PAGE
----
Yoichi Fujii, Appellant, v. John Foster Dulles, Secretary of State of the United States, Appellee, 259 F.2d 866 (9th Cir. 1958)Annotate this Case
October 10, 1958
Roy E. Takushi, Honolulu, Hawaii, A. L. Wirin, Fred Okrand, Los Angeles, Cal., for appellant.
Louis B. Blissard, U. S. Atty., Charles B. Dwight, III, Asst. U. S. Atty., Honolulu, Hawaii, for appellee.
Before ORR, POPE and HAMLEY, Circuit Judges.
ORR, Circuit Judge.
The complaint in the instant action was filed in the Trial Court on June 4, 1956. Thereafter appellee filed a motion to dismiss on the ground that the Trial Court lacked jurisdiction of the subject matter. There was also filed, in due course, a motion for summary judgment on the ground that the same issues presented by the complaint were adversely decided against appellant in a former action between the same parties. The Trial Court treated both motions as "one for summary judgment".
The two cases, the instant and the former, were disposed of by dismissals of the complaints without further pleading.
The instant action seeks a declaration of status as an American National under section 503 of the Nationality Act of 1940, 8 U.S.C.A. section 903 (1942 ed.).1 It is alleged that appellant's rights to such a determination are preserved by the "savings clause" of the Immigration and Nationality Act of 1952, section 405 (a), (note to 8 U.S.C.A. § 1101),2 for the reason that at the time of the enactment of the 1952 Act, he was a citizen of the United States and a resident of Hawaii, temporarily residing in Japan who had been denied a right or privilege by a Department or agency of the United States, the alleged ground of the denial being a finding by the United States Consul in Japan that appellant had forfeited his citizenship and therefore was not entitled to a passport which he had requested on October 29, 1952. The said Consul issued appellant a Certificate of Loss of Nationality on December 29, 1952.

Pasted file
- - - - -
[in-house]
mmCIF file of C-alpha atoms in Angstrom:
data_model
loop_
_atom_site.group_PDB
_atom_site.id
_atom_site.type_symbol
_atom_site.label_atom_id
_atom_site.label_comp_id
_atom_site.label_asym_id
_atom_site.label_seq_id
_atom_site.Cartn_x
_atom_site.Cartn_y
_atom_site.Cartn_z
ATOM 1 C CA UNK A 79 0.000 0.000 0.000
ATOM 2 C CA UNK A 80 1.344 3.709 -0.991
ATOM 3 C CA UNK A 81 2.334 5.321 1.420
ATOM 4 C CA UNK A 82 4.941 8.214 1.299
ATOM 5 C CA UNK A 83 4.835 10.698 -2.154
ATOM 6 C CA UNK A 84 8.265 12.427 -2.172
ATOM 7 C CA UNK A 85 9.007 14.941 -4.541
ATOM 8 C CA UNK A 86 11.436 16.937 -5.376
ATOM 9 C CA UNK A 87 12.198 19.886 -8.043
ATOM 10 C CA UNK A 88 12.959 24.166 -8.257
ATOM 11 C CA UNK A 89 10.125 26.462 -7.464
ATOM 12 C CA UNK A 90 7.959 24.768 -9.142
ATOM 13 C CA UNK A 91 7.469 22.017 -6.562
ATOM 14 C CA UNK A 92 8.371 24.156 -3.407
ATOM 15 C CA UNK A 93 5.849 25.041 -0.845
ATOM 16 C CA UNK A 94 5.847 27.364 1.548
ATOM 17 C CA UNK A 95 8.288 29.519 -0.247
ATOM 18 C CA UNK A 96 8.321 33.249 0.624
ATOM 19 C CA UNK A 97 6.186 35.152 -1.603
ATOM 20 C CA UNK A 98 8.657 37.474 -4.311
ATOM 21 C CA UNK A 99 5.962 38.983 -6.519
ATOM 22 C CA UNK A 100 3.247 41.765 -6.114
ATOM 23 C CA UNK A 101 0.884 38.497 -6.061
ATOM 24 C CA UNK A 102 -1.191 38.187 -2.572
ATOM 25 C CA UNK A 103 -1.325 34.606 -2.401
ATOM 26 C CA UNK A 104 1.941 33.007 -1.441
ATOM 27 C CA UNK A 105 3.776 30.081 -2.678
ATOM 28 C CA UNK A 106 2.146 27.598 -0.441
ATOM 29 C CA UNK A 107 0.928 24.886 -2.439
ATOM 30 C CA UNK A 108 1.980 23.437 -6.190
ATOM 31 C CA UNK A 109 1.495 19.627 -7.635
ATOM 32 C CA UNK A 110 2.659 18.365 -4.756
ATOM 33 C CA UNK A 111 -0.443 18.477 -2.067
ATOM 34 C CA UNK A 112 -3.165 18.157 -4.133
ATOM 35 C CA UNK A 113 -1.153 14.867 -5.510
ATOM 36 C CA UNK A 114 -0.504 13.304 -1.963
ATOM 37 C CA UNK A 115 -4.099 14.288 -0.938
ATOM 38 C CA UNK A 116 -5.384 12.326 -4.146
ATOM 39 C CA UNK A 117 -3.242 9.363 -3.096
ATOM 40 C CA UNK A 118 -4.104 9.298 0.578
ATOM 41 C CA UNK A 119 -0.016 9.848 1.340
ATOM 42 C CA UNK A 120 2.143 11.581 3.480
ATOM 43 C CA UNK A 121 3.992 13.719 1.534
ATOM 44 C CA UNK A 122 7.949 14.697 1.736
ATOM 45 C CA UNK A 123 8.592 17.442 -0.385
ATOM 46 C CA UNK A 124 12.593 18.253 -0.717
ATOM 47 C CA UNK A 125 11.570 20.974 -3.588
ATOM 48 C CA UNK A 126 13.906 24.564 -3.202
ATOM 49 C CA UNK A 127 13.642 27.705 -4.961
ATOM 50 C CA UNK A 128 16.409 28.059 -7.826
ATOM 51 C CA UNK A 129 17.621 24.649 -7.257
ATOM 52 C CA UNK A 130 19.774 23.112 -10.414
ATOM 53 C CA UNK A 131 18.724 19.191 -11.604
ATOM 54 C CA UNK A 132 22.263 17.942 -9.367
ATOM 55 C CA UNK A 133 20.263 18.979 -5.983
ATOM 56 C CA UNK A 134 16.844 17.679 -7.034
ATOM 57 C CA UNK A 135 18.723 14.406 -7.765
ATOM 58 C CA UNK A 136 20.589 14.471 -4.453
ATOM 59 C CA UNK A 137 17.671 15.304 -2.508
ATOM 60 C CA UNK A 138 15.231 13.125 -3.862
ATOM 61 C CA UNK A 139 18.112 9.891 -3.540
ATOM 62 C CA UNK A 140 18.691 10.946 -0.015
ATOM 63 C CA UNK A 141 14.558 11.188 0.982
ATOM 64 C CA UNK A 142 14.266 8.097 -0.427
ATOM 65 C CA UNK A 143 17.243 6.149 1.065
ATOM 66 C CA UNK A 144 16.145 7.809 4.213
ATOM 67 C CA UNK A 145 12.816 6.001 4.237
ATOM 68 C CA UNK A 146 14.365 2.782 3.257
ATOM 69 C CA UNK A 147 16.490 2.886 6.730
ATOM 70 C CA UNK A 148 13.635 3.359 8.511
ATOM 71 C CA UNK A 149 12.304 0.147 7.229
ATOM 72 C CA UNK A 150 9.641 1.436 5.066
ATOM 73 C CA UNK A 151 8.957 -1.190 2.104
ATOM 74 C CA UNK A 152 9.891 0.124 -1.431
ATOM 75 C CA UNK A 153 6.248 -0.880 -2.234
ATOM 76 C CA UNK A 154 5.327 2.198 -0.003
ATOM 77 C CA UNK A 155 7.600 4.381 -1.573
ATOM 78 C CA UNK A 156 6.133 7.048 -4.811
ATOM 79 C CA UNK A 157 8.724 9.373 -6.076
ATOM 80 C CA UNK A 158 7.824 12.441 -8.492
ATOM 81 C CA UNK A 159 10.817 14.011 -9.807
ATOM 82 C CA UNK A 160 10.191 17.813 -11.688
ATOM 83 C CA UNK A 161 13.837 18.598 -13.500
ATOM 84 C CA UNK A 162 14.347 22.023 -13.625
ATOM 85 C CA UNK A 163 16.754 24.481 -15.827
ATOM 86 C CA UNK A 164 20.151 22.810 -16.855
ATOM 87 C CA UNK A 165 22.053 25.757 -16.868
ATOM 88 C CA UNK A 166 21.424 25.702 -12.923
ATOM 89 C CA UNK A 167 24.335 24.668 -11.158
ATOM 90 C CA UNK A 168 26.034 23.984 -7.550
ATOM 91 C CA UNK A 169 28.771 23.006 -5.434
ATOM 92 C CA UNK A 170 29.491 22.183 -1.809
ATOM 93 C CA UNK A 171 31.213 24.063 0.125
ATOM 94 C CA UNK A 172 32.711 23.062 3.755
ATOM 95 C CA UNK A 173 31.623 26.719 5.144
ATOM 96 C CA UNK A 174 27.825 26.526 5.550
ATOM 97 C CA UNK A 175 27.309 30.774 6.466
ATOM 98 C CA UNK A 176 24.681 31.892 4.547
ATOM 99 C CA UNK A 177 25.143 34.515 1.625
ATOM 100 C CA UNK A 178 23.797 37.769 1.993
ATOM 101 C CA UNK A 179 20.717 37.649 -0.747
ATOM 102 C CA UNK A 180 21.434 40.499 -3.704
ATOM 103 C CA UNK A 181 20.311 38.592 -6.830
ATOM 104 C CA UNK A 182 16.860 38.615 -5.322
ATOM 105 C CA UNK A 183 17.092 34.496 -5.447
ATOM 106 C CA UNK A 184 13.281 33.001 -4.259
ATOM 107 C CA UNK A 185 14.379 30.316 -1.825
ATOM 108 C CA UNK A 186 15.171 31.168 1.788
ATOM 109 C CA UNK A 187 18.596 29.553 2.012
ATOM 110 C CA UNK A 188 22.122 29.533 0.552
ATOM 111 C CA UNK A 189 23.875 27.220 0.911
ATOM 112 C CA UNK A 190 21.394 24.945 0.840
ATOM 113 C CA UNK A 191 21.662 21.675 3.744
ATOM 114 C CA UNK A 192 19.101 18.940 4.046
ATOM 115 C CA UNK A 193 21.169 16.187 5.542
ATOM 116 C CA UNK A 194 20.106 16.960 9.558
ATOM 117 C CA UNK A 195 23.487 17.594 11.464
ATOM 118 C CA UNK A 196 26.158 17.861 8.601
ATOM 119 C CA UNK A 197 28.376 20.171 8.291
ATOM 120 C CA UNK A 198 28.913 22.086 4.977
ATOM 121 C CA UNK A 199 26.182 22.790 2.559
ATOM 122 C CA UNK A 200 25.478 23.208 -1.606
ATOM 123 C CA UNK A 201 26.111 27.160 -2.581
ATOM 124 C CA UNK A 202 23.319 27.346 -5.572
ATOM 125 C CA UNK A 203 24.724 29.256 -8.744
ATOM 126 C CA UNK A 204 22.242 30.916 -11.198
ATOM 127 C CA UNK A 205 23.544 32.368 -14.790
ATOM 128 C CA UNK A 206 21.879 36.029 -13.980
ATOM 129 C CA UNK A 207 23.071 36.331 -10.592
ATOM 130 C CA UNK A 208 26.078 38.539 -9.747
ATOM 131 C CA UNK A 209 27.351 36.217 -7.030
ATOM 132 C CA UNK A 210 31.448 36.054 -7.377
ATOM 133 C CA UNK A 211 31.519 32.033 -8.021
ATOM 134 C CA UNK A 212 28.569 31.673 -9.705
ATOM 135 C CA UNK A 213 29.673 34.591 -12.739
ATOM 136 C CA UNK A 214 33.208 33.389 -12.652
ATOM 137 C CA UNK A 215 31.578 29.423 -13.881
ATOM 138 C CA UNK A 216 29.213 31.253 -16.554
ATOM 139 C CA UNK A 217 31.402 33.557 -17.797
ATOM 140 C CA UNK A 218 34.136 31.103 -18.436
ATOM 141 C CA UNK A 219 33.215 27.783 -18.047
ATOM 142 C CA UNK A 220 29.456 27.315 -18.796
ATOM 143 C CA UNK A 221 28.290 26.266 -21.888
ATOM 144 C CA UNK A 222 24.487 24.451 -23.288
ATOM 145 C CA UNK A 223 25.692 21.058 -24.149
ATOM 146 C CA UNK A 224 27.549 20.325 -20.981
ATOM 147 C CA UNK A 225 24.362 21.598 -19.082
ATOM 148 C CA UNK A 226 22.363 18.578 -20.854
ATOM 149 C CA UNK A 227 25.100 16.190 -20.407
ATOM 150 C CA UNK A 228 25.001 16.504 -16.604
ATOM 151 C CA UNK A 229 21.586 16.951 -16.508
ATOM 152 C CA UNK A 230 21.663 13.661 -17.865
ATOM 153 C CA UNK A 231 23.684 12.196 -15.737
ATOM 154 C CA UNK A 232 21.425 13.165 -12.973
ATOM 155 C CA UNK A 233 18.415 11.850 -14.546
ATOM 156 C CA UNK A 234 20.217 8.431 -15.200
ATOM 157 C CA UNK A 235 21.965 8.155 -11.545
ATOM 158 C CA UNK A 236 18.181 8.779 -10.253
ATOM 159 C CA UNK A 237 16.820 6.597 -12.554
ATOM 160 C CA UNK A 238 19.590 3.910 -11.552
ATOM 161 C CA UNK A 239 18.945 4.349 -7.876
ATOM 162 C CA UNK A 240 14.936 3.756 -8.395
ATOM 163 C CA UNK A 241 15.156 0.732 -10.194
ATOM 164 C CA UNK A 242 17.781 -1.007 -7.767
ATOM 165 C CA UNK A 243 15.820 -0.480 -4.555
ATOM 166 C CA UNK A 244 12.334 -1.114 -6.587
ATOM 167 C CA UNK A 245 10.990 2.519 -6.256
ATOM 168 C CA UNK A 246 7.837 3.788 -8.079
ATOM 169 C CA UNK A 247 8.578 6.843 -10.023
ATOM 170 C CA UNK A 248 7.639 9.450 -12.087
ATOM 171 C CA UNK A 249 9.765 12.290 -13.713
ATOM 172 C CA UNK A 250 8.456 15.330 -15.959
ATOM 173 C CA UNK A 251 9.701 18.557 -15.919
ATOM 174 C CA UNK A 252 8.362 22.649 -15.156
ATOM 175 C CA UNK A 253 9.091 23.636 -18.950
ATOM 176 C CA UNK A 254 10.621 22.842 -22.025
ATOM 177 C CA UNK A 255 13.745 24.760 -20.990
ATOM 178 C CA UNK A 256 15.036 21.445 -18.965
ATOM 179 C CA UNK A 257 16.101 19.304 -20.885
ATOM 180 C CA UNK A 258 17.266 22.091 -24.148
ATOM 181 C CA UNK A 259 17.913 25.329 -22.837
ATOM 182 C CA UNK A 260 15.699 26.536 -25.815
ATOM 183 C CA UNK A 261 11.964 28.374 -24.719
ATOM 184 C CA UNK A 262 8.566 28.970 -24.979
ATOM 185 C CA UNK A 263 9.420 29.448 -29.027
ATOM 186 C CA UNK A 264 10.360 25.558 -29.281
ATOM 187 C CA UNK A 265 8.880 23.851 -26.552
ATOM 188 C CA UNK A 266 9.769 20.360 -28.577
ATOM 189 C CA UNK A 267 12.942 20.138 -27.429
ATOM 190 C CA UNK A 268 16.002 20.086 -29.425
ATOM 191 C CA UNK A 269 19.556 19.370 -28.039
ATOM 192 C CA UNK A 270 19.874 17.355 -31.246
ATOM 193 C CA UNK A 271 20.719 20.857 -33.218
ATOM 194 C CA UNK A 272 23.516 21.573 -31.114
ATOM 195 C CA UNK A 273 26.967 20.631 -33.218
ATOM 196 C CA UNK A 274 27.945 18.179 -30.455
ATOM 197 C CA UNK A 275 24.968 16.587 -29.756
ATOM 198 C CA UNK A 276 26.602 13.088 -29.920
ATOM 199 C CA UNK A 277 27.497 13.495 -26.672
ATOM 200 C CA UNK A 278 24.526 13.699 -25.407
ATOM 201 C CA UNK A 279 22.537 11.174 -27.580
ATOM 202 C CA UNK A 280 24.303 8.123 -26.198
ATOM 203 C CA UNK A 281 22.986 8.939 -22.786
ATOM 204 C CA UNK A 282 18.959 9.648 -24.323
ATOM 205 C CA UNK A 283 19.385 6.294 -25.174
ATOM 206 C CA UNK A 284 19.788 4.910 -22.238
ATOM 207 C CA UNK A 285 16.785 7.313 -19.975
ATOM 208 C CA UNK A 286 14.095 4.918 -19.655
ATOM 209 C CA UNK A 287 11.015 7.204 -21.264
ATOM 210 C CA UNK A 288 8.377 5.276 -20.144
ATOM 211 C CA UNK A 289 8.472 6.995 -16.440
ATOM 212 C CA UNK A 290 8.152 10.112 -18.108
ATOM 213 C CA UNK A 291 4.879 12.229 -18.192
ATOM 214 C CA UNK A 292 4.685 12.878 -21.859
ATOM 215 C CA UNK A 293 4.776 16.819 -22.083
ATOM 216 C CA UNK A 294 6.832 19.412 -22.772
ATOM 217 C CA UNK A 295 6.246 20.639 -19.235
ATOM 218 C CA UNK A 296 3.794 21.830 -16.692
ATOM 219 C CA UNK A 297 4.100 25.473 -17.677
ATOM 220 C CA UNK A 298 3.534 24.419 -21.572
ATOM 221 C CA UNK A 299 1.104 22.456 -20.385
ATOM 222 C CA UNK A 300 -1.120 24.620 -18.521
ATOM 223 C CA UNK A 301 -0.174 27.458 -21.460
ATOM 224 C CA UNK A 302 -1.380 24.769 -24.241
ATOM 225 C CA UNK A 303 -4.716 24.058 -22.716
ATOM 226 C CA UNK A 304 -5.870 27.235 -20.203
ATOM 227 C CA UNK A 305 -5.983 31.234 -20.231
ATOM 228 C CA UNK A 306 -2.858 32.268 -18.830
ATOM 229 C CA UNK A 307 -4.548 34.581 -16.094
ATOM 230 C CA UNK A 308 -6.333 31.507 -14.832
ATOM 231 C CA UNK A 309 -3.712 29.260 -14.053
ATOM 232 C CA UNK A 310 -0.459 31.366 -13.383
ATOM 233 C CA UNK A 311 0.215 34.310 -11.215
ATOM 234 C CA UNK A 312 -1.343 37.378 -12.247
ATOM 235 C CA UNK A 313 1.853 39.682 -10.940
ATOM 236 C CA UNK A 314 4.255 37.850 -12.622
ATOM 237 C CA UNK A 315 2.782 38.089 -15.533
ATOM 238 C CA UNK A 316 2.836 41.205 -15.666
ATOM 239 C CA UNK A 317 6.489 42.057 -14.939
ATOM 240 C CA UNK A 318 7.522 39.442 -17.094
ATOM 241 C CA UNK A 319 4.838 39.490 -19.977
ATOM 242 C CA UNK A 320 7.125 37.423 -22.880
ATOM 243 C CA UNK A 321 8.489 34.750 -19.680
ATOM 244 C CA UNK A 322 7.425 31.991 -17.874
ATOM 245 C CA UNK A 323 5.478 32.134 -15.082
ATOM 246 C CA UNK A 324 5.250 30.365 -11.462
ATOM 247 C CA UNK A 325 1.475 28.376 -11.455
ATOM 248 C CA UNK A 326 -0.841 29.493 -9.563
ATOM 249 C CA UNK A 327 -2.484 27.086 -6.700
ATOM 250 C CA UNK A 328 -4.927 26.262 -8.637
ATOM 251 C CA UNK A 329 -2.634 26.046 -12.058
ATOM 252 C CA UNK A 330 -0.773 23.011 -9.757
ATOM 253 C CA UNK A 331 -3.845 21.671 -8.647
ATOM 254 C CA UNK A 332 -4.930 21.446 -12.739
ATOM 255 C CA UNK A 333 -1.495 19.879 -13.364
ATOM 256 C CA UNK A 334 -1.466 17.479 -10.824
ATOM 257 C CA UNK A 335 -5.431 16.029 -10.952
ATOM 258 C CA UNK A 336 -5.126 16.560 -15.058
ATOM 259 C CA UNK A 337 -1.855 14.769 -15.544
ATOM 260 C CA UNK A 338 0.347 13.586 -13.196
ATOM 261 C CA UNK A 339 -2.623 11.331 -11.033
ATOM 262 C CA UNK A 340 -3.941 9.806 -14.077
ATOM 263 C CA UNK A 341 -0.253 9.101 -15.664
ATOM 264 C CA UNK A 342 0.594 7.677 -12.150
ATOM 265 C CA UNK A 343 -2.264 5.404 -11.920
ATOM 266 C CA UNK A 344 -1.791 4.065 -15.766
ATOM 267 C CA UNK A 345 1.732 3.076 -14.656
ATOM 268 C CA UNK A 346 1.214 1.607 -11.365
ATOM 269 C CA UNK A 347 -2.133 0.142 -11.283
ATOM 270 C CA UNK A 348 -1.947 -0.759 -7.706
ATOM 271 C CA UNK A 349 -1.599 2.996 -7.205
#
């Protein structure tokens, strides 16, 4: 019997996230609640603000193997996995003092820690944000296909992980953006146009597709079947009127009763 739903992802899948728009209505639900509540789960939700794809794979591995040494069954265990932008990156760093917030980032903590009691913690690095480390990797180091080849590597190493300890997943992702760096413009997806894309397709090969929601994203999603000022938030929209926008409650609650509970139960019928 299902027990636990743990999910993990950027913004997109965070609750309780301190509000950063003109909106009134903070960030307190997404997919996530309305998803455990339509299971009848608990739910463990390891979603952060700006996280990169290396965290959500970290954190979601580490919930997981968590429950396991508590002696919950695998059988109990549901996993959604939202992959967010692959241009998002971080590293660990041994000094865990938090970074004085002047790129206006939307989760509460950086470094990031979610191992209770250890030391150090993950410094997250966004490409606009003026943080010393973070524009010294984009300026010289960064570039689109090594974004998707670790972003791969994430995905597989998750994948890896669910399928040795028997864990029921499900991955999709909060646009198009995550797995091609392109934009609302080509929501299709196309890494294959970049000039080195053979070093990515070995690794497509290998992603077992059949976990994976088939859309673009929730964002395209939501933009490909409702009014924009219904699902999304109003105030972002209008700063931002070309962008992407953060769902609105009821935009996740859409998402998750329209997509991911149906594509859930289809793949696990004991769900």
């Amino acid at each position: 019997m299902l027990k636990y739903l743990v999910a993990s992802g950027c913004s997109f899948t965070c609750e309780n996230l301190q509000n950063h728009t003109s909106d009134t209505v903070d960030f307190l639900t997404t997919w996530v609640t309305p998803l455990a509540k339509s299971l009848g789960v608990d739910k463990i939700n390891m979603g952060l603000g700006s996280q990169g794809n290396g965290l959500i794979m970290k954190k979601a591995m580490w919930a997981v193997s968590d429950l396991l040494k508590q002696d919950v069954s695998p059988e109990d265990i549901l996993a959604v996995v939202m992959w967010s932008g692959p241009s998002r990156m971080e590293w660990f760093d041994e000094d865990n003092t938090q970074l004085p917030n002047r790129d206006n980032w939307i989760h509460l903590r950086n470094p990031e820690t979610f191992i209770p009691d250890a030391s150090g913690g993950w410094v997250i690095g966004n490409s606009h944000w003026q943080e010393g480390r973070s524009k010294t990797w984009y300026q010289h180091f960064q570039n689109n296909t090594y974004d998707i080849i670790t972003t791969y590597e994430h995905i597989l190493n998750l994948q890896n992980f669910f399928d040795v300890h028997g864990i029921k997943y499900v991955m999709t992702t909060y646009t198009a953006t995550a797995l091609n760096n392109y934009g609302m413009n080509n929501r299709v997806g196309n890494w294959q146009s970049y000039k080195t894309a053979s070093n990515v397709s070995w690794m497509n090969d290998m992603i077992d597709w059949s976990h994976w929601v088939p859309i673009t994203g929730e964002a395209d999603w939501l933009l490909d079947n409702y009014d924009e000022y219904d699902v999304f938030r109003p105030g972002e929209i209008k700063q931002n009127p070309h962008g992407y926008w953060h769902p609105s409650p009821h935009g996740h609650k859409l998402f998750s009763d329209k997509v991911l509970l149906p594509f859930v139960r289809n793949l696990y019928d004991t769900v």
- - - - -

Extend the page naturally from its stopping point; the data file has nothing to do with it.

In denying appellant's application for a passport and in the issuing of a Certificate of Loss of Nationality by the Consul, a representative of the United States Government, appellant was denied a right of American Citizenship, in the event he was one. Prior to the effective date of the 1952 Act, 8 U.S.C.A. section 1101 et seq., appellant initiated the necessary administrative steps of filing documents in support of his request for a passport. This constituted a "proceeding" within the "savings clause" of the 1952 Act.
The next step taken by appellant in the same proceeding, as saved by the 1952 Act, was the filing of an action for a declaration of Nationality, the passport having been denied. Cf. Junso Fujii v. Dulles, 9 Cir., 1955, 224 F.2d 906. Compare also United States v. Menasche, 1954, 348 U.S. 528, 75 S. Ct. 513, 99 L. Ed. 615.
The Trial Court was of the opinion that the complaint in the first suit asking this relief failed to state a cause of action in that appellant had not alleged that he had fulfilled the statutory requirements to the effect that he had been denied a passport or other right or privilege as a national of the United States at the time the suit was filed, and made an order permitting appellant to amend in this respect.